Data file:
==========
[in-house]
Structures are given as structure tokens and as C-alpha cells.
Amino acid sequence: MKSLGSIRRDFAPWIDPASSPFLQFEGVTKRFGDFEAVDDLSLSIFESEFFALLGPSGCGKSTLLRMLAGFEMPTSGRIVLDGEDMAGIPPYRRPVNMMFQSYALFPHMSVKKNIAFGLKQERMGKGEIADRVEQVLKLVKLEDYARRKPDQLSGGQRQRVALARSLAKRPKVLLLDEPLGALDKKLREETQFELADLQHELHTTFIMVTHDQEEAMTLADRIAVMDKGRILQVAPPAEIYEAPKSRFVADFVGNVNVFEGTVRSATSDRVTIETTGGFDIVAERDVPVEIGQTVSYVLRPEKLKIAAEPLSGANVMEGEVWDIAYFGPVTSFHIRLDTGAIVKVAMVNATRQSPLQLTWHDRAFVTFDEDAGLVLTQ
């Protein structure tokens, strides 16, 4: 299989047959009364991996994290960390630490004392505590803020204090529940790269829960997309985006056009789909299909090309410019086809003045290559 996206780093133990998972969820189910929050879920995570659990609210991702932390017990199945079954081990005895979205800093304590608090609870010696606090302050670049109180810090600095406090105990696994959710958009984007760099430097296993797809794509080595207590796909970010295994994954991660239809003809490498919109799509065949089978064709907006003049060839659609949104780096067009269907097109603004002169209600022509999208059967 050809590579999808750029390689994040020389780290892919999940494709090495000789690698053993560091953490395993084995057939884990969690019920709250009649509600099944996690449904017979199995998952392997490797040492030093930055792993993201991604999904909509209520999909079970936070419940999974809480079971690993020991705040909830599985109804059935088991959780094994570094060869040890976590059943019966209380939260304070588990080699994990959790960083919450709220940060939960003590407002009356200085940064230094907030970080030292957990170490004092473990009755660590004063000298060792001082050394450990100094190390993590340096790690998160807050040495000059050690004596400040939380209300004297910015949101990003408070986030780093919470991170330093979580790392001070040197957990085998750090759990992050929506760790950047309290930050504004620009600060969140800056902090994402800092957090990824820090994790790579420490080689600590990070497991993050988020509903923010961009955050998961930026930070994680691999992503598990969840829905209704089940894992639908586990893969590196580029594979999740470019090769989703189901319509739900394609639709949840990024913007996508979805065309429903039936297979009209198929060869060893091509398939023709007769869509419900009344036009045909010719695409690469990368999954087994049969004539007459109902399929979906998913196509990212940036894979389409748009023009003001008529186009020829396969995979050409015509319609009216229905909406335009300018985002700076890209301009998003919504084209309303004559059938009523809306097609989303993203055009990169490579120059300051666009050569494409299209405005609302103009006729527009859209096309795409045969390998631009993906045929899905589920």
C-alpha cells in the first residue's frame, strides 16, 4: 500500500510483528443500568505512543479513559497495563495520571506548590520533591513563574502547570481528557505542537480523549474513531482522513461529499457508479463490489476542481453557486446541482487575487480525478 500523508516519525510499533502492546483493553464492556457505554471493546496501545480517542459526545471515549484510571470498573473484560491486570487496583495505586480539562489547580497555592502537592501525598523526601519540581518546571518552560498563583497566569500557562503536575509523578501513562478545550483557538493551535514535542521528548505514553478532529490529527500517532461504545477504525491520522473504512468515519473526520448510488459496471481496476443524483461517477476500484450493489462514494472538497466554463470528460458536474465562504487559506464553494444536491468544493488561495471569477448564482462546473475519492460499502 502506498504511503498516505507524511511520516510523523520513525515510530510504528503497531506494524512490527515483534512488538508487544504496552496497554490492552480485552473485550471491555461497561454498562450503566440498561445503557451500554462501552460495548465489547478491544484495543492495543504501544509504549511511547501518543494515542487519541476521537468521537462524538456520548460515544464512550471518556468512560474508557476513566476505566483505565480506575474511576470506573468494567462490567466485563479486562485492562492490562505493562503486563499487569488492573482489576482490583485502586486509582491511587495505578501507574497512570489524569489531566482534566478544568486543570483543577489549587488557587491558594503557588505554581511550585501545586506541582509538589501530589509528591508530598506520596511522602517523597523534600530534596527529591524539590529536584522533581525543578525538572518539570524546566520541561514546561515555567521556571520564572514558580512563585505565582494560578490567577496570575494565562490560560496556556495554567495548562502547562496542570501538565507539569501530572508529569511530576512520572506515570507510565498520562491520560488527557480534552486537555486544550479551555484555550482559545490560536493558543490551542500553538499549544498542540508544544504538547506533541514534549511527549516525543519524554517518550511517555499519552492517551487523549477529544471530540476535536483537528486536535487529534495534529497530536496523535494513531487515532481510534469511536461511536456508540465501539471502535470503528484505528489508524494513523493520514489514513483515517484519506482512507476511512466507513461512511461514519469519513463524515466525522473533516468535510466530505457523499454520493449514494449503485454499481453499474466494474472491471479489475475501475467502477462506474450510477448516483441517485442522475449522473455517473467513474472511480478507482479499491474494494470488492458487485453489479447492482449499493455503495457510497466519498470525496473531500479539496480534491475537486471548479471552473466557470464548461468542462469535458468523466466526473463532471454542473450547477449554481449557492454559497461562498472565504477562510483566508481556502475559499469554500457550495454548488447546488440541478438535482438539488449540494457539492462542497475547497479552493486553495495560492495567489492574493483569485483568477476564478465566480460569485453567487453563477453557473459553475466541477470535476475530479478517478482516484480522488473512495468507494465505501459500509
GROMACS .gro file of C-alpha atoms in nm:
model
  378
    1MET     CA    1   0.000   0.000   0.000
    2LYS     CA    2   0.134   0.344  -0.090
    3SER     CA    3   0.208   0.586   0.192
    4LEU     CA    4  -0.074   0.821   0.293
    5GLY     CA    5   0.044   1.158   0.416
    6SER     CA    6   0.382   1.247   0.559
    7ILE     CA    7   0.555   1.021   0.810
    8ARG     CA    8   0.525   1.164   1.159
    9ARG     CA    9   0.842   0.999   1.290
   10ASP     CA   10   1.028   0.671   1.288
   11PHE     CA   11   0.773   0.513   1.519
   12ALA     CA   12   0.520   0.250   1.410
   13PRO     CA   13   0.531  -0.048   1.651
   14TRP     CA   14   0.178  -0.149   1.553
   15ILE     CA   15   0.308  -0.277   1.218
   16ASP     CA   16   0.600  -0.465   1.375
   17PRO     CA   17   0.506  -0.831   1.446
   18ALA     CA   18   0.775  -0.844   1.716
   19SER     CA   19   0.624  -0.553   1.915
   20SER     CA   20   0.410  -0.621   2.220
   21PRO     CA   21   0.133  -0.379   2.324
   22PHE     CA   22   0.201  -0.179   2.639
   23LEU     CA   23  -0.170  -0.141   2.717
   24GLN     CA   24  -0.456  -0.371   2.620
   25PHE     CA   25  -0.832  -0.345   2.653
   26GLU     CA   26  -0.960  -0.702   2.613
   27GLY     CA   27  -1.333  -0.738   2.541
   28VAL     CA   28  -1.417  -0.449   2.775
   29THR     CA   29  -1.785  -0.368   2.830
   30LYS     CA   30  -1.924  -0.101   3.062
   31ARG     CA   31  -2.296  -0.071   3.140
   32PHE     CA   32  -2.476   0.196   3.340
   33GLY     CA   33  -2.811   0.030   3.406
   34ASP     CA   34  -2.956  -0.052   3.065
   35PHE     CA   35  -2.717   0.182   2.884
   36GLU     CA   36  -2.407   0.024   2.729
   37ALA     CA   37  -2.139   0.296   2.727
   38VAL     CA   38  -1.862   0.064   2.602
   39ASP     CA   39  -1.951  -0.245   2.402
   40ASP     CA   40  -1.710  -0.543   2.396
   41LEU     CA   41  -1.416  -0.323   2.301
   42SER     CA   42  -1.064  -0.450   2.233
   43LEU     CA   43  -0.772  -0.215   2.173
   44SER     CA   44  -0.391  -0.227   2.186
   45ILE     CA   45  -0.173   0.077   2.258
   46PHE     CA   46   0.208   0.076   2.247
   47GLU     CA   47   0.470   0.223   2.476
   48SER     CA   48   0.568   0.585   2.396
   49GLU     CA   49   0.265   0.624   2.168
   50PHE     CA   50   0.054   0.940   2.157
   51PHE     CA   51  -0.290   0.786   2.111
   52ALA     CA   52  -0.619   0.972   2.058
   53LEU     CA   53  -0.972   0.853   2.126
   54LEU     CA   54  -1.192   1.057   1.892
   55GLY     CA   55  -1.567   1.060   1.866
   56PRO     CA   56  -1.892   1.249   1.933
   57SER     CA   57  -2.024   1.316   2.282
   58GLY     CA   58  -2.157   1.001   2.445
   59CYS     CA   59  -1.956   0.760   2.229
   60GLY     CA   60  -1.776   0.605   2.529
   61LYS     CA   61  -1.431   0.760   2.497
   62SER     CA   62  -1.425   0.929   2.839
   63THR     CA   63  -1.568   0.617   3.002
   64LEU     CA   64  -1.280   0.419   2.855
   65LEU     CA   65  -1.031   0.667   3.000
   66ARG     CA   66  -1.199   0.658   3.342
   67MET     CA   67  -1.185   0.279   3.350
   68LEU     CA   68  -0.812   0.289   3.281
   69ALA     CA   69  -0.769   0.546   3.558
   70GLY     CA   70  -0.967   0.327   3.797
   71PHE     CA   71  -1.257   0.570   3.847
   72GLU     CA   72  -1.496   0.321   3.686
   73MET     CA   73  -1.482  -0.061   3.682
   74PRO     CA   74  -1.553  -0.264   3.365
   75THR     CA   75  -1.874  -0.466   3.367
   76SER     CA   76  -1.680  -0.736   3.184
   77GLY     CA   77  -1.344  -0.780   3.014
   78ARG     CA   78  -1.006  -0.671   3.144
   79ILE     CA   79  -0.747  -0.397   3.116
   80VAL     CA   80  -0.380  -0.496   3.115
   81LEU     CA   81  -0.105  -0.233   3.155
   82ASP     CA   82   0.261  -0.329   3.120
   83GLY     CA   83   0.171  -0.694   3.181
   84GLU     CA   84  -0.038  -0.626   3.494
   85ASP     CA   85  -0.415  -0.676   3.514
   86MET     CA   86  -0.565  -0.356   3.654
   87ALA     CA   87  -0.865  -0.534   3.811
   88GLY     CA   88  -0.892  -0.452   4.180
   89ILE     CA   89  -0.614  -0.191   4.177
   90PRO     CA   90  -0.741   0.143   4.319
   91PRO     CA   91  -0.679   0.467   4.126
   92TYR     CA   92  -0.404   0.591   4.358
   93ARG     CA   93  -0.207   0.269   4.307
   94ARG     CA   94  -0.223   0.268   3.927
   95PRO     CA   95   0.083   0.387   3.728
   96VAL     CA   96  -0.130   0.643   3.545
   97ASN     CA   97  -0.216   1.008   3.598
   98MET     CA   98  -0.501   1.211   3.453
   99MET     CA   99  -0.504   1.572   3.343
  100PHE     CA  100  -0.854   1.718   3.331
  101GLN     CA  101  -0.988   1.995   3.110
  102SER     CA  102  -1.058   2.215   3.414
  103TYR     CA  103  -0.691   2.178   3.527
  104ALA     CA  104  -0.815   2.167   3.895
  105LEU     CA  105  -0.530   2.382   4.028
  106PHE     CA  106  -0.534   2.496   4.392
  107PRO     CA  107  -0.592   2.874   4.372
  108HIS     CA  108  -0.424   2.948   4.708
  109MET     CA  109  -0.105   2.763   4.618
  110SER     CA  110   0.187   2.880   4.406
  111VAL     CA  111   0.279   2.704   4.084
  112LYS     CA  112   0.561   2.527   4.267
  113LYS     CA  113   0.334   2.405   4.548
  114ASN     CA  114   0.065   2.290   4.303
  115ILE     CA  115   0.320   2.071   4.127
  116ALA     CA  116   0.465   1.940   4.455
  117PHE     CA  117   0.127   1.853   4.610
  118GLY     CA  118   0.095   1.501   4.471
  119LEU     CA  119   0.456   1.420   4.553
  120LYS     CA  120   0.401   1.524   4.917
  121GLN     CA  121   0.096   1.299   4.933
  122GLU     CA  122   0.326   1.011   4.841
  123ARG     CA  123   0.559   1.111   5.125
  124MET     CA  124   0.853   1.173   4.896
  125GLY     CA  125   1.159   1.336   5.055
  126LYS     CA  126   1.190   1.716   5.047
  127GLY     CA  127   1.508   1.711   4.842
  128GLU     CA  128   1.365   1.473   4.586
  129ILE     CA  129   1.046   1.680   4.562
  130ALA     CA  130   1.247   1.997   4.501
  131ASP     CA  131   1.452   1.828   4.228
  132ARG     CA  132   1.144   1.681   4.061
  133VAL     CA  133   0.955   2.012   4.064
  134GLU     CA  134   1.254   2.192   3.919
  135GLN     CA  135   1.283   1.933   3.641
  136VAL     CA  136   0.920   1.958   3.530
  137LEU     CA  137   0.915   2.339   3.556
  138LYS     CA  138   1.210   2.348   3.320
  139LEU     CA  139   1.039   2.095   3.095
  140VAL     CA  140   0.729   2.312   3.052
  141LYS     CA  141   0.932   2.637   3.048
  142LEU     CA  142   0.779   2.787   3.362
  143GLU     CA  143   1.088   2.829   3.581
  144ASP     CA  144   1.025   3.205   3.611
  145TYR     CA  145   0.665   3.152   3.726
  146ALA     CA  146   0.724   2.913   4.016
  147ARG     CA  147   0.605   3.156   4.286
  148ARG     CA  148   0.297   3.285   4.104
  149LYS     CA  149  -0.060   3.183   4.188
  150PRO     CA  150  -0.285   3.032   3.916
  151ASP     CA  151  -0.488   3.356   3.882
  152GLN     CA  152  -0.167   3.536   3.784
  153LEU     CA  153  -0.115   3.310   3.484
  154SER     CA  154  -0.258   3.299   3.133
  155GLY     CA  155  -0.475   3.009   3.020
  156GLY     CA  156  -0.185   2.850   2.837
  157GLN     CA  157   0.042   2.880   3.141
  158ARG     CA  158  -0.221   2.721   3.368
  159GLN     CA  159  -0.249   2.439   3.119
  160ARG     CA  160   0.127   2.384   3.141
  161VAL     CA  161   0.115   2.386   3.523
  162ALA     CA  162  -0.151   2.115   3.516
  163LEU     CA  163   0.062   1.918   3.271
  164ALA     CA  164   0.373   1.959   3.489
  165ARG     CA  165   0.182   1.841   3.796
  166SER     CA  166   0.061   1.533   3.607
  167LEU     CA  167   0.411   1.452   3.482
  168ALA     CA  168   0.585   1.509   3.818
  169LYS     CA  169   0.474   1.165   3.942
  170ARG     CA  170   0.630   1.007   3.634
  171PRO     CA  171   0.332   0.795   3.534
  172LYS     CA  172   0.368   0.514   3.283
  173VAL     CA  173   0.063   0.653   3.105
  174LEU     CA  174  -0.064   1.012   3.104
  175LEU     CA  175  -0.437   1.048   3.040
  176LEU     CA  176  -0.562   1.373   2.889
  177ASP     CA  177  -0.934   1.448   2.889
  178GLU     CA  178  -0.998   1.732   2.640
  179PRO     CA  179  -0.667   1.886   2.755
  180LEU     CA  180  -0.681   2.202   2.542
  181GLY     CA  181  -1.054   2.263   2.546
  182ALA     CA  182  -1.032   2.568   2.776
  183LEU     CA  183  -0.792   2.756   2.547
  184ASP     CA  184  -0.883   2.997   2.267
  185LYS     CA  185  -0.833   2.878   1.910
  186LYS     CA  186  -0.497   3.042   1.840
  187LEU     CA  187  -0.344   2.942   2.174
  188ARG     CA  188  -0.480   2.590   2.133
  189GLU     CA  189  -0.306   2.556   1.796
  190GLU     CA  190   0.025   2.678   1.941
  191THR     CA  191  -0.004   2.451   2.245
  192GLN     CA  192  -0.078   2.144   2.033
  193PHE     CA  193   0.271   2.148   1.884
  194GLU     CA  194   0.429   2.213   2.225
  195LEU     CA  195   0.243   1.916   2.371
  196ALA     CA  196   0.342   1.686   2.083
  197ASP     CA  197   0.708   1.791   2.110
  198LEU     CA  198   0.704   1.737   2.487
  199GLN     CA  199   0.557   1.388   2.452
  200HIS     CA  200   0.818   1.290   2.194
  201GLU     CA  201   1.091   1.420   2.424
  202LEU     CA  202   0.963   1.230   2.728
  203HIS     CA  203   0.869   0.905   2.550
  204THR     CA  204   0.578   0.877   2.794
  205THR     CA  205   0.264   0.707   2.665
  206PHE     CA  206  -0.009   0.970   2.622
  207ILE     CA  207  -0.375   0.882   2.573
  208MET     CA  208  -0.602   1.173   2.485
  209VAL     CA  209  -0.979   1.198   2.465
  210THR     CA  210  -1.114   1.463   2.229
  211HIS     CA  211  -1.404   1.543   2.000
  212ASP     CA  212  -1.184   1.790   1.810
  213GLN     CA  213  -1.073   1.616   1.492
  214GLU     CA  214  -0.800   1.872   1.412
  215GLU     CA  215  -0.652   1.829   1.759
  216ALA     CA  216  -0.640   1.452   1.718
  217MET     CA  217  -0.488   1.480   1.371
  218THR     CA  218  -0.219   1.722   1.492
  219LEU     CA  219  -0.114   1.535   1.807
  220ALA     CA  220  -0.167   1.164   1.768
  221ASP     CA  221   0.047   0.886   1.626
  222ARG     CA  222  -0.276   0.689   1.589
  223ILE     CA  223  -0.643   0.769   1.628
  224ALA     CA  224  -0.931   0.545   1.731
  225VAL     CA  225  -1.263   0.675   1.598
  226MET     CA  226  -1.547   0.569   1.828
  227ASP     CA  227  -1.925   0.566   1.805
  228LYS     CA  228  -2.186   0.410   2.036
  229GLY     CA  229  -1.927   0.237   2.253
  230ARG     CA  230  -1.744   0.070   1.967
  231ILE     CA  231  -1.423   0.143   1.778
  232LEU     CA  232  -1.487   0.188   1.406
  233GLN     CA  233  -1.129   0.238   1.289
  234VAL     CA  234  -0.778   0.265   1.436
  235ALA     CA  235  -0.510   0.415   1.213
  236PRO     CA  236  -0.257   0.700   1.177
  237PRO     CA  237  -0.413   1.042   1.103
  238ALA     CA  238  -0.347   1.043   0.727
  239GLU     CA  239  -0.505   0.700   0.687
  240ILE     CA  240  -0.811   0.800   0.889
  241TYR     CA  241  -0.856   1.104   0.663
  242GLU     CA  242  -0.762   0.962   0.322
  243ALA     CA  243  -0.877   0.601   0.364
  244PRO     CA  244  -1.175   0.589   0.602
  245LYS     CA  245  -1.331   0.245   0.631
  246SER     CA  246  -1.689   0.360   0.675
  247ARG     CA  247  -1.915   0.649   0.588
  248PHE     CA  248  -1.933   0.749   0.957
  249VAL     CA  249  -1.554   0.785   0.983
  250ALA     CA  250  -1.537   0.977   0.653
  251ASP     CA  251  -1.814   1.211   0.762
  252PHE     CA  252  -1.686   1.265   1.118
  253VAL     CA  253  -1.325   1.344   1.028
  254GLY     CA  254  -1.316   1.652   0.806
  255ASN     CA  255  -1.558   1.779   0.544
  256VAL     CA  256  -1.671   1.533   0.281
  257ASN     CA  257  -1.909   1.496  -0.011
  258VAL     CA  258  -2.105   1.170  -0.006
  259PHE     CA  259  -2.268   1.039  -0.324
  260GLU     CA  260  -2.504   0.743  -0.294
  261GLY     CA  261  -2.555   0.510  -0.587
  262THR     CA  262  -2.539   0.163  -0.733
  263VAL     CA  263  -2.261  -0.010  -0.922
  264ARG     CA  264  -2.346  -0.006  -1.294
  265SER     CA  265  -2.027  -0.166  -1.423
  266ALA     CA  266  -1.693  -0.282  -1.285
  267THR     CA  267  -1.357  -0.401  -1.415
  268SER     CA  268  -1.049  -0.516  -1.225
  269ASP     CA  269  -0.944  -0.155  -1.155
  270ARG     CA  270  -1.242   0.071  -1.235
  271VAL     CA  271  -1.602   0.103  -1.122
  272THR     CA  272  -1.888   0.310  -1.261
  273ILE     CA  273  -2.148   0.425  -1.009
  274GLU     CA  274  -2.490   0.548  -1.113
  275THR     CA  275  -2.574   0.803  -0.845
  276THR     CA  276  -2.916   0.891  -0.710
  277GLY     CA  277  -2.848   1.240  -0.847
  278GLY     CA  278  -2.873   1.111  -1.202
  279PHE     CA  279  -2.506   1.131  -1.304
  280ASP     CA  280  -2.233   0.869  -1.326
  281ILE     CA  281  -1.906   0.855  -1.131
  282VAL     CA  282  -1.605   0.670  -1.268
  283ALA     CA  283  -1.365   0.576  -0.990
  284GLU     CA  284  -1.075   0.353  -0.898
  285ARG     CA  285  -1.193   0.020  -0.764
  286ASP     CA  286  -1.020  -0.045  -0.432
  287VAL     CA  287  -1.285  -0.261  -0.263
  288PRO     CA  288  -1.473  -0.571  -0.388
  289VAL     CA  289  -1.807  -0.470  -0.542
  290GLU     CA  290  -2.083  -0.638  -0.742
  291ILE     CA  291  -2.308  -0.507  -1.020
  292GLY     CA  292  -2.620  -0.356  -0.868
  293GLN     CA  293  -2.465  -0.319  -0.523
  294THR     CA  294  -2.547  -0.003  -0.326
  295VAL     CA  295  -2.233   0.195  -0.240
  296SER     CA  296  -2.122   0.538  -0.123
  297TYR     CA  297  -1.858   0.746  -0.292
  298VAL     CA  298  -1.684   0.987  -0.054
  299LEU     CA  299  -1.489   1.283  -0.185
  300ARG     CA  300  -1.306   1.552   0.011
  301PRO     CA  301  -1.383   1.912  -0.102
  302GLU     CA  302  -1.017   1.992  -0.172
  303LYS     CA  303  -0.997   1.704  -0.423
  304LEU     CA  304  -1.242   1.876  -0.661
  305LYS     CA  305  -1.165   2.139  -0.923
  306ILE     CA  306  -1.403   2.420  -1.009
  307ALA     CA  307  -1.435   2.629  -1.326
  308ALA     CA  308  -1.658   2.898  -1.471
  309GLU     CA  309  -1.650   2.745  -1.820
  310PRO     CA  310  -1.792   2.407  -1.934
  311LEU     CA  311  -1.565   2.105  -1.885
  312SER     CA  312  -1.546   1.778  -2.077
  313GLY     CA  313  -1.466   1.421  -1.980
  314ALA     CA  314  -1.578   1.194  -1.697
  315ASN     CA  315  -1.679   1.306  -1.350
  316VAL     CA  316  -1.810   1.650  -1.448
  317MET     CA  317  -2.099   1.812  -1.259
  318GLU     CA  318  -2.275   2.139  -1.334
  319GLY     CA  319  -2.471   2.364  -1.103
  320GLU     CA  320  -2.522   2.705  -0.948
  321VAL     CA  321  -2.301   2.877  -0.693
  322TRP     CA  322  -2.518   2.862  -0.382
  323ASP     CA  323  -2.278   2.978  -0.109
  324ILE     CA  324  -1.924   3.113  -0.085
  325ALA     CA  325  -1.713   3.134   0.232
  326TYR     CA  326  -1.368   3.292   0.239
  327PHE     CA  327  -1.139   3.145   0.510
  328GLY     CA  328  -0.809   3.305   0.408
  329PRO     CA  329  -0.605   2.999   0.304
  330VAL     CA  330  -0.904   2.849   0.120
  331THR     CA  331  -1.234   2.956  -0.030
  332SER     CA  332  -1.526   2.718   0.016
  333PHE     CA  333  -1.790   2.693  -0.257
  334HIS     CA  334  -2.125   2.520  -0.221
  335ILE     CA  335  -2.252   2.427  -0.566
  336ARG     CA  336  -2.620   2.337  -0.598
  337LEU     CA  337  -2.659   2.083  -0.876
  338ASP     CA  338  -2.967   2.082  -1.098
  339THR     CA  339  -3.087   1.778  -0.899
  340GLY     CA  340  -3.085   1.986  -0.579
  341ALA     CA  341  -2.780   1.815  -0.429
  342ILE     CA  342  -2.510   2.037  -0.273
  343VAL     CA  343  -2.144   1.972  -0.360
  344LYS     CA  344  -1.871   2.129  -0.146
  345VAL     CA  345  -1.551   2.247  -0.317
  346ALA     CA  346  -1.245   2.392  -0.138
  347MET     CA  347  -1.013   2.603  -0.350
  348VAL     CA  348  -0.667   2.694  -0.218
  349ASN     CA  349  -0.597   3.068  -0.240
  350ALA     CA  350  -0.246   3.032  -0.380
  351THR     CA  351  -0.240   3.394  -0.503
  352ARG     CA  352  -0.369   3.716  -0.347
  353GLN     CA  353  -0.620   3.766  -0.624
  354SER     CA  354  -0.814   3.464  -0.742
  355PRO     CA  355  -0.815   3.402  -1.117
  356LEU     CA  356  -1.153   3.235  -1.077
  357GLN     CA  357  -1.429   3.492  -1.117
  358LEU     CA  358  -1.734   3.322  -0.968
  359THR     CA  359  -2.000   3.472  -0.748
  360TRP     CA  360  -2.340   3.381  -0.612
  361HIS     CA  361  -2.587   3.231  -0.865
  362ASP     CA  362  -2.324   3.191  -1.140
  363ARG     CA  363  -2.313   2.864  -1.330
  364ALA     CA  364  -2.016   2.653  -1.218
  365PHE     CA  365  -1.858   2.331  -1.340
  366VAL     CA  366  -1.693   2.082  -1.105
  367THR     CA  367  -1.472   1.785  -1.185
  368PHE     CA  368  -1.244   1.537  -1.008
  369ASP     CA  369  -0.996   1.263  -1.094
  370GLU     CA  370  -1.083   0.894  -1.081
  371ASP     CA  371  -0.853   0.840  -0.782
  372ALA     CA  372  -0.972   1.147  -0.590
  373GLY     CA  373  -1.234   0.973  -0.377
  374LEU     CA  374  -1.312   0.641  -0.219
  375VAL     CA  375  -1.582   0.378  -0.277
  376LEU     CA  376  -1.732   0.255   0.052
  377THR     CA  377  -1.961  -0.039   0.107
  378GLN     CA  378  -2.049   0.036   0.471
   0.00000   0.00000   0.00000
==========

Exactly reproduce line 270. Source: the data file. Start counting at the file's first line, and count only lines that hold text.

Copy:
  262THR     CA  262  -2.539   0.163  -0.733